• Bah, Humbug! This Weekend in Belfast, the musical retelling of Charles Dickens’ classic “A Christmas Carol” is put on by the Belfast Maskers at Basil Burwell Community Theater, 17 Court Street, Belfast, at 7 p.m. Friday and Saturday and 3 p.m. Sunday. $12 adults, $8 under 13: BelfastMaskers.com.


  • Winter Wassail Solstice Party at Merryspring Nature Center, Camden, from 2 to 5 p.m. People of all ages are invited to enjoy chestnuts roasting over open fires and hot wassail celebrating the apple harvest. Highland Mary Morris dancers will kick up their heels at 2:30 p.m. and then the Mill Street Singers will sing carols. The nonprofit nature center’s annual solstice fete is free.
  • Rockport’s 7th Annual Holiday on the Harbor, 3 to 8 p.m. Music and art with a fireworks finish in the village, and from 4 to 6 p.m. at Union Hall, 24 Central Street, free performances by the Suzuki Twinklers, Bay Chamber Jazz Ensemble and Odeon Allegro Ensemble, served with cookies and cider. At 7 p.m., at Rockport Opera House, “A Jazzy Christmas,” with twin brothers and Juilliard grads Peter and Will Anderson and ensemble swinging through the best songs of the holidays. Tix are $25 adults, $10 under 25, at BayChamberConcerts.org.
  • VA Maine Veteran & Family Open House, starting at 9 a.m., 1 VA Center, Augusta, Building 200 (Hospital). VA Maine HCS cordially invites Veterans and their families to attend the VA Maine Veteran & Family Open House at the Togus VA Medical Center. This is an opportunity for Veterans and their families to learn about VA health care and benefits, meet VA Maine clinical staff, take a tour of the facility and new Fisher House, and learn about the history of the nation’s first VA. There will be activities for children, including Santa Claus, face painting and more. FMI: contact Jonathan Barczyk at 207-623-8411, ext. 2200.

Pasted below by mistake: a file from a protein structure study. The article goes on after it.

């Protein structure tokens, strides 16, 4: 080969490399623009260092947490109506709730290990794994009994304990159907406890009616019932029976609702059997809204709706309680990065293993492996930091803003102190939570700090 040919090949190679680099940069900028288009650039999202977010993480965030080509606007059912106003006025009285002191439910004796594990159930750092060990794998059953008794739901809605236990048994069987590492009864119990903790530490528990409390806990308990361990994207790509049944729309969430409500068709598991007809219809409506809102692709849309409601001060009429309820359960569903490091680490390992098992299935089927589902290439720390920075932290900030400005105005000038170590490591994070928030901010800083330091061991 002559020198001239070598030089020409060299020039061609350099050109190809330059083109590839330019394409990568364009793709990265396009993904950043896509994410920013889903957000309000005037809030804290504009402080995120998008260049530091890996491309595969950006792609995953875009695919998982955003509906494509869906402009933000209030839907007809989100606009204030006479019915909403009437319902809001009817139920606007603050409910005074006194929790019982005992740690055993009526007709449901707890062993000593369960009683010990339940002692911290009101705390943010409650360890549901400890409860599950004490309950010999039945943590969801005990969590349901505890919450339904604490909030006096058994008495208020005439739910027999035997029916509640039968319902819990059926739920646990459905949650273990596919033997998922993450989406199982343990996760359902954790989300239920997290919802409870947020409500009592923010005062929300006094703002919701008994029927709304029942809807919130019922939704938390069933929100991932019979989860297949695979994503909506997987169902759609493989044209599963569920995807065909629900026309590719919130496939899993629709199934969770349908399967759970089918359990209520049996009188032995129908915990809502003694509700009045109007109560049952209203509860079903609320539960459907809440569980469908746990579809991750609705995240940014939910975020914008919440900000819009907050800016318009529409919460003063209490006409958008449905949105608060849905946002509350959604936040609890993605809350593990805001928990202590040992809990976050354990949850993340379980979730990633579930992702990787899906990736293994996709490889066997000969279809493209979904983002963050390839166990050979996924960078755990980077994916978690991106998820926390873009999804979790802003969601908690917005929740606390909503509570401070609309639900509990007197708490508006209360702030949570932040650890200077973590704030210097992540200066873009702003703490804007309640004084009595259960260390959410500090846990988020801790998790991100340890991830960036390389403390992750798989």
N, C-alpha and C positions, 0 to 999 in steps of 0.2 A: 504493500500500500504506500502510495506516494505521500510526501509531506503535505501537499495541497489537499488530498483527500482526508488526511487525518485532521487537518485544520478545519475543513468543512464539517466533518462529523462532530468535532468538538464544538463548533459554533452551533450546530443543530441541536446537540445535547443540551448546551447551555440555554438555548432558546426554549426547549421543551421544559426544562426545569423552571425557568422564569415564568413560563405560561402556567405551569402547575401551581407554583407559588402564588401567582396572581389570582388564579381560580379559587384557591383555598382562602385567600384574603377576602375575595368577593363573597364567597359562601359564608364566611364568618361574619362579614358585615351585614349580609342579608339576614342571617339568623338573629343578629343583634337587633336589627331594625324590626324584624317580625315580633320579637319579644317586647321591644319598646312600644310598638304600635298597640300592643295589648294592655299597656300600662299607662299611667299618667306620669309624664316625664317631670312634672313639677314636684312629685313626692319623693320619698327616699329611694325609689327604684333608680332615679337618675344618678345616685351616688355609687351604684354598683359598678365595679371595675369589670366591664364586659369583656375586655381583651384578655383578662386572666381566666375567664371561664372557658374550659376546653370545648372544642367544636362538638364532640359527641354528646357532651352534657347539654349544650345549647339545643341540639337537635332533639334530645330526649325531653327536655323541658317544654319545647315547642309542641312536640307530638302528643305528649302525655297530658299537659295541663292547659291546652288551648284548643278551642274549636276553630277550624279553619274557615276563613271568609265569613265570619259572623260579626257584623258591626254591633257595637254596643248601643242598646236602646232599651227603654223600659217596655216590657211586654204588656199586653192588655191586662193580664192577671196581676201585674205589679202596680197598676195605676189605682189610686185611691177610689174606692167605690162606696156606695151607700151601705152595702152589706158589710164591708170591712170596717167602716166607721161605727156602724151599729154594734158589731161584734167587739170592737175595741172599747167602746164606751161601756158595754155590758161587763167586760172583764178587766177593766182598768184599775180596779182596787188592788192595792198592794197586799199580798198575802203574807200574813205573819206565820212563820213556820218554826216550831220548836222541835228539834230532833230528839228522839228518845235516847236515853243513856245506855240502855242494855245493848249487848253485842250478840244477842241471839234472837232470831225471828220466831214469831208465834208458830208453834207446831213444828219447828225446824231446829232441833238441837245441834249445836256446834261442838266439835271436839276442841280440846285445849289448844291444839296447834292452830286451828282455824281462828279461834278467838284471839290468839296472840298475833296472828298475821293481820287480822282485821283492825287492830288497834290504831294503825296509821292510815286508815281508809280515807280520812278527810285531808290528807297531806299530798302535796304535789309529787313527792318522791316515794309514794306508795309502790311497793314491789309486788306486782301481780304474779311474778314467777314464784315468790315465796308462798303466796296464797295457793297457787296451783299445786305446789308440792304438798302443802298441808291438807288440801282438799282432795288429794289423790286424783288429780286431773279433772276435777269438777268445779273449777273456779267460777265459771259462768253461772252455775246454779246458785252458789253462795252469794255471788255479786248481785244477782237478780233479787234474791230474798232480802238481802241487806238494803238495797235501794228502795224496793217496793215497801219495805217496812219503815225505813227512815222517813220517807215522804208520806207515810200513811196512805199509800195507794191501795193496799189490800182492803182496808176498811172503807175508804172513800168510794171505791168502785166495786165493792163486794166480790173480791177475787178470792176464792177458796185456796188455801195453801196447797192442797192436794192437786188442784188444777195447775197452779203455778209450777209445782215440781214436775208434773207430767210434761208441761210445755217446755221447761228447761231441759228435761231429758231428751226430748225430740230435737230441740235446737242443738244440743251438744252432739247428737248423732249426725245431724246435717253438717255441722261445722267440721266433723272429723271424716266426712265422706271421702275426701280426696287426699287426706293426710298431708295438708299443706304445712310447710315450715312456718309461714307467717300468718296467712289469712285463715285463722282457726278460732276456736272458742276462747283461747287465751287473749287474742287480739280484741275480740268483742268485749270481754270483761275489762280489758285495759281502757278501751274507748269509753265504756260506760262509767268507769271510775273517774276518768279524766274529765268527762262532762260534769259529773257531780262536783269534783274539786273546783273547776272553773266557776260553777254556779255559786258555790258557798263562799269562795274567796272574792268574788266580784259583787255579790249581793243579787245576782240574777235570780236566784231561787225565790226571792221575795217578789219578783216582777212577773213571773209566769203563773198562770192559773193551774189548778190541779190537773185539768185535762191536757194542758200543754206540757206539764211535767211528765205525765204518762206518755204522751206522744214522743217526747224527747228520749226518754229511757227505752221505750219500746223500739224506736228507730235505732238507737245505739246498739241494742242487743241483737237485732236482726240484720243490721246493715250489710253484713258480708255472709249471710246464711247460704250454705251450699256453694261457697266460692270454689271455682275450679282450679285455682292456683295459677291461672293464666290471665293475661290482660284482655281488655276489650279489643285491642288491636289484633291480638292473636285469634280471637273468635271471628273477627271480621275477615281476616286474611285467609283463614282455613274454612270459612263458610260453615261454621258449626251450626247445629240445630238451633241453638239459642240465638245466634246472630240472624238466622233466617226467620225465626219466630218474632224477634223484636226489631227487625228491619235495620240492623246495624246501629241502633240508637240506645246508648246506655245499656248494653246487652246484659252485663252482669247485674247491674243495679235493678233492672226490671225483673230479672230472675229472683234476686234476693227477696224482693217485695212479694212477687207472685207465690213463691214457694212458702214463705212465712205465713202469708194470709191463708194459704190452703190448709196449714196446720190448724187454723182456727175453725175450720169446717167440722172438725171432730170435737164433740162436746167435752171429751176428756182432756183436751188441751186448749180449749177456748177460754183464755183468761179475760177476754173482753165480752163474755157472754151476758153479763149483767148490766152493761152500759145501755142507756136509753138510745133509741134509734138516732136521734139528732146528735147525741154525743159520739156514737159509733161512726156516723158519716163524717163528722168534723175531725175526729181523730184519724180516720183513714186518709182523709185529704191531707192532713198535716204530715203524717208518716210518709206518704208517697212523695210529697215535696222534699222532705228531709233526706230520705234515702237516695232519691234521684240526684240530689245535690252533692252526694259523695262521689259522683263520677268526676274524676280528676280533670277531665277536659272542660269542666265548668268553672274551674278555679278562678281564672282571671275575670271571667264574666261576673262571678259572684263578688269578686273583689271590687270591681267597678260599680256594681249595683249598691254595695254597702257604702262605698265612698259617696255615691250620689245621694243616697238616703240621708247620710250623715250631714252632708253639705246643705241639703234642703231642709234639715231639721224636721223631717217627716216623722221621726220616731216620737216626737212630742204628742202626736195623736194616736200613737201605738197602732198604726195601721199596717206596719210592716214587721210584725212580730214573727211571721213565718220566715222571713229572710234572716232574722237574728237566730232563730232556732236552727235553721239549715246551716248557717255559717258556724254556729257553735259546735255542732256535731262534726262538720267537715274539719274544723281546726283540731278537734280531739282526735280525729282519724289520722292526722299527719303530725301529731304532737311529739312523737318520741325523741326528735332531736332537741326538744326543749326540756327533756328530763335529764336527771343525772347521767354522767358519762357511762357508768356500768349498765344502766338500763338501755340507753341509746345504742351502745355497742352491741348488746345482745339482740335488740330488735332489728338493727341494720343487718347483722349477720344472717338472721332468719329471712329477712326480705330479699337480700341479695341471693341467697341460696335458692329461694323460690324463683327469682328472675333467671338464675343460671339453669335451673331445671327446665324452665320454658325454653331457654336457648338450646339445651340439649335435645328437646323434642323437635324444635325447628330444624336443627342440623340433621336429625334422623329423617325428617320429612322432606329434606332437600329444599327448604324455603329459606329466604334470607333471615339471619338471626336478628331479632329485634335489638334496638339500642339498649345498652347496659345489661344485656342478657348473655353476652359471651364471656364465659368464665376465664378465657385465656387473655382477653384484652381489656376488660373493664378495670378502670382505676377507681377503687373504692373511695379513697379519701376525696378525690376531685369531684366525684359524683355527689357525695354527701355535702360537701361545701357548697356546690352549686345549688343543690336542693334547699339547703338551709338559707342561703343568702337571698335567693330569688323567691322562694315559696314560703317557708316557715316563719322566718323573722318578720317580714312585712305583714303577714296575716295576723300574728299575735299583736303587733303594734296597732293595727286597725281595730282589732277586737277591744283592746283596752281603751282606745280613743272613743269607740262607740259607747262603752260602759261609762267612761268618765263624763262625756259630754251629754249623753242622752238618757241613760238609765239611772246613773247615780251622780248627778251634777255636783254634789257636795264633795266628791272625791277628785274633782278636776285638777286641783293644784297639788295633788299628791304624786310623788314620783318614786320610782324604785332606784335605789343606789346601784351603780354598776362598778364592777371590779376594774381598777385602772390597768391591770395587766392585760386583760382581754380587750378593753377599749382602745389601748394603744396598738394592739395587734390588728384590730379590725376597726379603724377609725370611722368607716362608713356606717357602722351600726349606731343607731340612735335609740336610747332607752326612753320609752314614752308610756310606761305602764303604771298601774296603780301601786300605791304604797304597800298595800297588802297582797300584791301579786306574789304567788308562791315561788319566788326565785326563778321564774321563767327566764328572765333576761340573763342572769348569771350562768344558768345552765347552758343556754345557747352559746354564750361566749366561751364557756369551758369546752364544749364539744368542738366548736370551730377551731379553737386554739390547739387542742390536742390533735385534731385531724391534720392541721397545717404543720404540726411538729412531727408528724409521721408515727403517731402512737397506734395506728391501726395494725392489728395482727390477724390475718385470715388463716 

• “Icebreakers, Zodiacs and Elephant Seals: The Tools and Trials of an Antarctic Marine Technician,” 6 p.m. at The Apprenticeshop, 655 Main Street, Rockland. Joee Patterson on her nine Antarctic expeditions as a marine technician supporting scientists who study the continent. She’ll share stories about life on an icebreaker, describe studies done by U.S. Antarctic Program scientists, and tell of her close encounters with wildlife. $10 suggested donation.


  • “The Inner Life of Newspapers,” 7 p.m. at Camden Public Library. Matt Storin, former Boston Globe editor, explores accusations that East Coast newspapers exhibit liberal bias, discusses what makes a good journalist, and looks at the future of print. The free talk is given in the runup to the 2020 Camden Conference, on “The Media Revolution: Changing the World,” from February 21 to 23.


  • Boothbay Harbor Opera House Hosts Community Potluck and Carol Sing, Wednesday, December 18. Doors open at 5:30 p.m., with everyone tucking into dinner by 6 p.m., and the music starting around 6:45. Singers will gather around the piano, with Kevin Kiley at the keys, against the backdrop of the glittering, decked-out Opera House, which asks that everyone bring an ample dish to share.
  • Solstice by the Sea on Sears Island, Saturday, December 21. Everyone’s invited to walk along a path lit with hundreds of luminarias to the island, for music, readings, cocoa and cookies. Park along the causeway at the end of Sears Island Road, off Route 1, and meet at the kiosk near the island gate by 4:30 p.m. Dress warmly and bring a flashlight. Weather updates posted on FriendsOfSearsIsland.org.
  • Reading of Dylan Thomas’s “A Child’s Chistmas in Wales,” Sunday, December 22, at 3 p.m. at Watts Hall, 174 Main Street, Thomaston. Watts Hall Community Players present the prose about Christmas from the viewpoint of a boy, portraying a simpler time. The band Playin’ Possum will perform. Hot cocoa and caroling will follow. Free; donations go toward keeping the hall running.
  • First Night of Hanukkah Celebrated in Belfast, Sunday, December 22. People of all faiths are invited to Post Office Square at 3:30 p.m. for readings, live music and snacks. The menorah will be lit at sunset and glow throughout the holiday.